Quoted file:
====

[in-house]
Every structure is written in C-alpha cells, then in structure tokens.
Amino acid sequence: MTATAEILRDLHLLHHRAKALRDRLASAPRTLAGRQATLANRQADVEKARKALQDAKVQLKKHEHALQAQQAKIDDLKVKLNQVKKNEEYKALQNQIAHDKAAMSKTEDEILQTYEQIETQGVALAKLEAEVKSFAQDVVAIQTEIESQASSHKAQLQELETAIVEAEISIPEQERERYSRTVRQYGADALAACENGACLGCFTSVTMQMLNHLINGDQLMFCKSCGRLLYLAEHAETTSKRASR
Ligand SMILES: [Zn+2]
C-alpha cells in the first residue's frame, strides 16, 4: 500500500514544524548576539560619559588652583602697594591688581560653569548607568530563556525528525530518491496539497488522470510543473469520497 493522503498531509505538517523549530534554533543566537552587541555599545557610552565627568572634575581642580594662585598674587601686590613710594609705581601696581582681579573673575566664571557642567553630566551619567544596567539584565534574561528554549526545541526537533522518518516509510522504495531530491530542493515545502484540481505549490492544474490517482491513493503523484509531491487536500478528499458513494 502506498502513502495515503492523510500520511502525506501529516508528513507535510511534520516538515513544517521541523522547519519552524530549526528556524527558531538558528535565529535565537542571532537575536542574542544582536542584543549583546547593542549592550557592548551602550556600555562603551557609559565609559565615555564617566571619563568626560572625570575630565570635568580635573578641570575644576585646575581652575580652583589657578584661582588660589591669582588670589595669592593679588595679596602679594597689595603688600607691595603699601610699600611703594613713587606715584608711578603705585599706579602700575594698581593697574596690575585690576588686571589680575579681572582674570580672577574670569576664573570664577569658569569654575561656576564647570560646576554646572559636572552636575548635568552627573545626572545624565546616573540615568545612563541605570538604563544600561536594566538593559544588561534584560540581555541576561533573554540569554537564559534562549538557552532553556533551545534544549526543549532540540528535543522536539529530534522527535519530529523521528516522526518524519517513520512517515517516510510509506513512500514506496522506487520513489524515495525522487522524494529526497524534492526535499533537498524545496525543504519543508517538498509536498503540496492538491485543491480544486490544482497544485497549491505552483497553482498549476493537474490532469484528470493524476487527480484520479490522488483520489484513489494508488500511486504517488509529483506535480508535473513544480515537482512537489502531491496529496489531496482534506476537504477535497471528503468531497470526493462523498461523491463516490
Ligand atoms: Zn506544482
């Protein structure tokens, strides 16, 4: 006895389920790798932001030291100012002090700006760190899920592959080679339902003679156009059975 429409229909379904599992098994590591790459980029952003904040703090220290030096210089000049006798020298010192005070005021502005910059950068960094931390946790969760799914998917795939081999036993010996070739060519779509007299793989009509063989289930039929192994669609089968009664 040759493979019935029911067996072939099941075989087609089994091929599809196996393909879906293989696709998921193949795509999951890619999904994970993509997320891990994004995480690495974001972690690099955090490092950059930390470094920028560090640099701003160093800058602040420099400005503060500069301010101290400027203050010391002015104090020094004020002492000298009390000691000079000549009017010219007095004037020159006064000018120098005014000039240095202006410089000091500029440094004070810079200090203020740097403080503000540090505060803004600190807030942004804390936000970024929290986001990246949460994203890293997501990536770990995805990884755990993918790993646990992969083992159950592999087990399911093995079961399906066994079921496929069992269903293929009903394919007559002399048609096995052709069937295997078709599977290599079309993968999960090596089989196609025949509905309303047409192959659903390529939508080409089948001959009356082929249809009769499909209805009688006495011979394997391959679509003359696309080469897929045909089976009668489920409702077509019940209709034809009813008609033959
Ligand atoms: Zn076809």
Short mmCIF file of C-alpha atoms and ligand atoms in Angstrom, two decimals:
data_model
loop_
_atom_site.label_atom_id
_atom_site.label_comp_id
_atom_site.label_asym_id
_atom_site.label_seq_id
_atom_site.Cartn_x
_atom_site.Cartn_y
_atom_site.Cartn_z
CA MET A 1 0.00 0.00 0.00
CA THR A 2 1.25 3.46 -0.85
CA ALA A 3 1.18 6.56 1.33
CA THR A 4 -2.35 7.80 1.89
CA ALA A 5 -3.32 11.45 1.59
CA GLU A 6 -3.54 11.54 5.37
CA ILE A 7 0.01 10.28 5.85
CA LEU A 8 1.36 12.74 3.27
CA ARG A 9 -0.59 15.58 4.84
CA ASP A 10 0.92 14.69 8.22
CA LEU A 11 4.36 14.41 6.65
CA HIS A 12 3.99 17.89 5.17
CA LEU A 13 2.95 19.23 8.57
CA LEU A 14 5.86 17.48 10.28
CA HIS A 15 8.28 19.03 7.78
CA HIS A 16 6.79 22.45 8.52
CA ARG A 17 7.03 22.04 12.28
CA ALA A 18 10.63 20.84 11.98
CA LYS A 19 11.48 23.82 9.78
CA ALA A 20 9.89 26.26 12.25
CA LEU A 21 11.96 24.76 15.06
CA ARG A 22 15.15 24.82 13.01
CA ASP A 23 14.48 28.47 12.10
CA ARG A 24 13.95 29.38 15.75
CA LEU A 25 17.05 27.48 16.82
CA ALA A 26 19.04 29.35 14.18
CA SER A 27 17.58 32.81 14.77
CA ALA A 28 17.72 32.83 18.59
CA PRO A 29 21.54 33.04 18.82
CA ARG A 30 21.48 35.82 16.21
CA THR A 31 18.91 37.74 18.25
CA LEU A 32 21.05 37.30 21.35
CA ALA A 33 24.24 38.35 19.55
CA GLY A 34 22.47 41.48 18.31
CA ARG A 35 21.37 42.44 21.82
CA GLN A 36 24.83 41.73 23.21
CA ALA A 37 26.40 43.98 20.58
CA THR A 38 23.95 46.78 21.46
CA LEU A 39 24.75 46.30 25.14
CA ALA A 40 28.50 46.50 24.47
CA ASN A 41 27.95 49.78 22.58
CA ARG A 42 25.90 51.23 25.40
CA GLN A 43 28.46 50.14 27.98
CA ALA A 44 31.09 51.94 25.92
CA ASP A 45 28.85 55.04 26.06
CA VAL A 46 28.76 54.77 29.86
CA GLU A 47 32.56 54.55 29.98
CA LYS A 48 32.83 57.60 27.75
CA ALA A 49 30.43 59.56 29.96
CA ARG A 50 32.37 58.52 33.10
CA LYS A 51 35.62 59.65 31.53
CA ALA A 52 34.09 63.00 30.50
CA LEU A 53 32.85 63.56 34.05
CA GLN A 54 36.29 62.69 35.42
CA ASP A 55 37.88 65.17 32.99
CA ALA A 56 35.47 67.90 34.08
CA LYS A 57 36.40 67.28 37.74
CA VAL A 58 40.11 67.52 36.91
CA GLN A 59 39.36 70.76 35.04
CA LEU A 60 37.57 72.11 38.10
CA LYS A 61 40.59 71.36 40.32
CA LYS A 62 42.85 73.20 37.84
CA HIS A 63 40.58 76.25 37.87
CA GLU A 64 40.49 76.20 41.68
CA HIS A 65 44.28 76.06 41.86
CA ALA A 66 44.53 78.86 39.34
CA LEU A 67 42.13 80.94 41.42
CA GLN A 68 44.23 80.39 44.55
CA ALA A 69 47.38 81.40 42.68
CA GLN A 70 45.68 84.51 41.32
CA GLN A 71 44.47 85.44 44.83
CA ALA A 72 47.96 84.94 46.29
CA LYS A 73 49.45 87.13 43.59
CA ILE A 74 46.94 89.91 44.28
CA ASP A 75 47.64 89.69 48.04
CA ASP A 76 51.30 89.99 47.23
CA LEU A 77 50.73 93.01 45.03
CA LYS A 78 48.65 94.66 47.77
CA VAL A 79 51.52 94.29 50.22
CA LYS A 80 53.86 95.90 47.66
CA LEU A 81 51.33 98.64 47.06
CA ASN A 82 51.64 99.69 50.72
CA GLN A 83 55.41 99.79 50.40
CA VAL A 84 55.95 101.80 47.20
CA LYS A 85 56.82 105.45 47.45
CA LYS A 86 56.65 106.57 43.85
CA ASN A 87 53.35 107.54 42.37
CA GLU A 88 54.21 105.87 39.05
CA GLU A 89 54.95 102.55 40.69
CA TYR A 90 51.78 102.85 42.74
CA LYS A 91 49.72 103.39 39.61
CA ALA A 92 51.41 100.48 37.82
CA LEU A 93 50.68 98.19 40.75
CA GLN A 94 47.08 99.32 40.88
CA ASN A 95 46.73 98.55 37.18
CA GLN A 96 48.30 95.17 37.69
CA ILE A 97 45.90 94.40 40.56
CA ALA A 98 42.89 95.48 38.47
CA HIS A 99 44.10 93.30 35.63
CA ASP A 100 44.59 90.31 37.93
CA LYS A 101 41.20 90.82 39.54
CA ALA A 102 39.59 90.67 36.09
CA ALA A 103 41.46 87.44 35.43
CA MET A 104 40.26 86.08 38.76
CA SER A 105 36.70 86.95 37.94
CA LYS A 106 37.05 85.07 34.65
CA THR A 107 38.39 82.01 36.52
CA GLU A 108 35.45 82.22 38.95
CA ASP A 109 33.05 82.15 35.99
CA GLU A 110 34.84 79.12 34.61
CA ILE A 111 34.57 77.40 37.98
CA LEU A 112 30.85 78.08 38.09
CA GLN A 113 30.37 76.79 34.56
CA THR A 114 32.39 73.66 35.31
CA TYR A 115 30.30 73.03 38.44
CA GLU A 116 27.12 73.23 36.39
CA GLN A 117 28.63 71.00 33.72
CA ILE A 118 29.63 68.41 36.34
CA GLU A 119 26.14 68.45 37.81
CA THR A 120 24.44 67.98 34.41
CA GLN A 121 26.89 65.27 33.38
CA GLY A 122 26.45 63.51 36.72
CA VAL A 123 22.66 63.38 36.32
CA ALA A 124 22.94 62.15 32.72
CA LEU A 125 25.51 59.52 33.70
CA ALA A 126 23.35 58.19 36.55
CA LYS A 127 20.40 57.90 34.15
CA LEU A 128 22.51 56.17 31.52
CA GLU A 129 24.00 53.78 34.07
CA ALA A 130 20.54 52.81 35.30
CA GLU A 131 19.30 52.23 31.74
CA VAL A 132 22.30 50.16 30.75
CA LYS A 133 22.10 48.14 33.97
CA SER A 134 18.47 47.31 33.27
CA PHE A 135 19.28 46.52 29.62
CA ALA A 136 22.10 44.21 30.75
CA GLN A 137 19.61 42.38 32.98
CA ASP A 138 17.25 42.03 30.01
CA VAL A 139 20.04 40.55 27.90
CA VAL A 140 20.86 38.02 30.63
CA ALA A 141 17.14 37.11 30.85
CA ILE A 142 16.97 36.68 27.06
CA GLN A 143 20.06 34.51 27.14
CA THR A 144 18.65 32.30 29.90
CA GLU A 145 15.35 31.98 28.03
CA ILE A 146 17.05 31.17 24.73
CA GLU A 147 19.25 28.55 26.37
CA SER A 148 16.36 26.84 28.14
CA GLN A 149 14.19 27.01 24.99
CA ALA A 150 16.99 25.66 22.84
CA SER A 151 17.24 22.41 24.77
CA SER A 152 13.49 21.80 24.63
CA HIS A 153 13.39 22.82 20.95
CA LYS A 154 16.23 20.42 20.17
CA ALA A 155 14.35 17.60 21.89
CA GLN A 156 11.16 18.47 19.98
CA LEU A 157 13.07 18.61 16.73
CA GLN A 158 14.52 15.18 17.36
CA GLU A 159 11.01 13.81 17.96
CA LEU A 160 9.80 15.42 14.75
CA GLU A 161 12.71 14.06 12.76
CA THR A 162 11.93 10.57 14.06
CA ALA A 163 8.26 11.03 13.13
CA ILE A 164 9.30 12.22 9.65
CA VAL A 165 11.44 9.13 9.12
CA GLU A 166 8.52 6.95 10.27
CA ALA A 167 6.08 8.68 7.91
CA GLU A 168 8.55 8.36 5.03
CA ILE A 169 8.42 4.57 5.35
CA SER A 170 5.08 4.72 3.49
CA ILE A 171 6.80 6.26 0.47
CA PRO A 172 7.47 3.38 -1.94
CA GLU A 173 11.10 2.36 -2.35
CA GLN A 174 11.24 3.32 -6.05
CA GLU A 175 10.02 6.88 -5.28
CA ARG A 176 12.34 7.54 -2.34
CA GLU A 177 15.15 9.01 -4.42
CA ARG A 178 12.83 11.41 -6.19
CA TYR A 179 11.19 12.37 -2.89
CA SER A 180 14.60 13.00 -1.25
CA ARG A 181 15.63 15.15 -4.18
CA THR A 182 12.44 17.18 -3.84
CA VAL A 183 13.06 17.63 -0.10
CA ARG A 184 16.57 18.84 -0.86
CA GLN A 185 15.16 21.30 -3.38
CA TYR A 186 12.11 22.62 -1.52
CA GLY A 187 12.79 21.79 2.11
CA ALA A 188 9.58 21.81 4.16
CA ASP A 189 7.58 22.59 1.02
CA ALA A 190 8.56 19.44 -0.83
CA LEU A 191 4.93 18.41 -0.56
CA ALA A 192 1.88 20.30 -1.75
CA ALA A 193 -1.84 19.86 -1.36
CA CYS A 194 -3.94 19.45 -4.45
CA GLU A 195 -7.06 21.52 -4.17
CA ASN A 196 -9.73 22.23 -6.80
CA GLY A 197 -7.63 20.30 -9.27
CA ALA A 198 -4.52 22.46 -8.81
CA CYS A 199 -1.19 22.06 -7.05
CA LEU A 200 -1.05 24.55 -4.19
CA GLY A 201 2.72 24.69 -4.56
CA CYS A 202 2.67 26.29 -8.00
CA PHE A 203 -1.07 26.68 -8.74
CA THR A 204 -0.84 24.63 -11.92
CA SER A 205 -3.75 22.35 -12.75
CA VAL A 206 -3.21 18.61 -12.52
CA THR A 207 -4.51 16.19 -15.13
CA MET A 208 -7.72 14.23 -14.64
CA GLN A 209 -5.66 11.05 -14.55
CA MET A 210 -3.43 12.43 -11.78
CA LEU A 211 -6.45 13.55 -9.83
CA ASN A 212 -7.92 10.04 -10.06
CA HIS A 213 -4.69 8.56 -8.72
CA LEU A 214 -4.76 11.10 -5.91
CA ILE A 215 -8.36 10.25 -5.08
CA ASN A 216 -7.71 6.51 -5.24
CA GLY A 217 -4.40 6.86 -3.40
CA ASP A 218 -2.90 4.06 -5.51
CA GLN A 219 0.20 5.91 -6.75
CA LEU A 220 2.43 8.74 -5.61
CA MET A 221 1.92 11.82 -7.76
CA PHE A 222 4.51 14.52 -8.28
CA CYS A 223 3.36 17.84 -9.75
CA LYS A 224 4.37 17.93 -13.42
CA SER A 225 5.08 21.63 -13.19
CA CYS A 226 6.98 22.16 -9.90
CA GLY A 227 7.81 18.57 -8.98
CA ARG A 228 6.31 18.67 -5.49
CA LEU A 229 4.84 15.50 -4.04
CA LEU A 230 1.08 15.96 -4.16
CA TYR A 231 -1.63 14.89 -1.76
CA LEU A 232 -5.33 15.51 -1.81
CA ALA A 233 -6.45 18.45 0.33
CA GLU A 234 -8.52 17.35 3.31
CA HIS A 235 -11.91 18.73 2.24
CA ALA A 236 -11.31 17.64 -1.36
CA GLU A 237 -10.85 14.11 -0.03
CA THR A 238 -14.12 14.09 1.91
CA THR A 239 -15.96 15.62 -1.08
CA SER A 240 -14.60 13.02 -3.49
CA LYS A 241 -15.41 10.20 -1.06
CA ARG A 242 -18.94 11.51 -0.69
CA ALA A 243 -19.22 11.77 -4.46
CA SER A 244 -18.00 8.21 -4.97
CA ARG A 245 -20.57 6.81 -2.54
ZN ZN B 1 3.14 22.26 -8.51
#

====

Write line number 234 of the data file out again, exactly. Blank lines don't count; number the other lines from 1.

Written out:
CA ASN A 216 -7.71 6.51 -5.24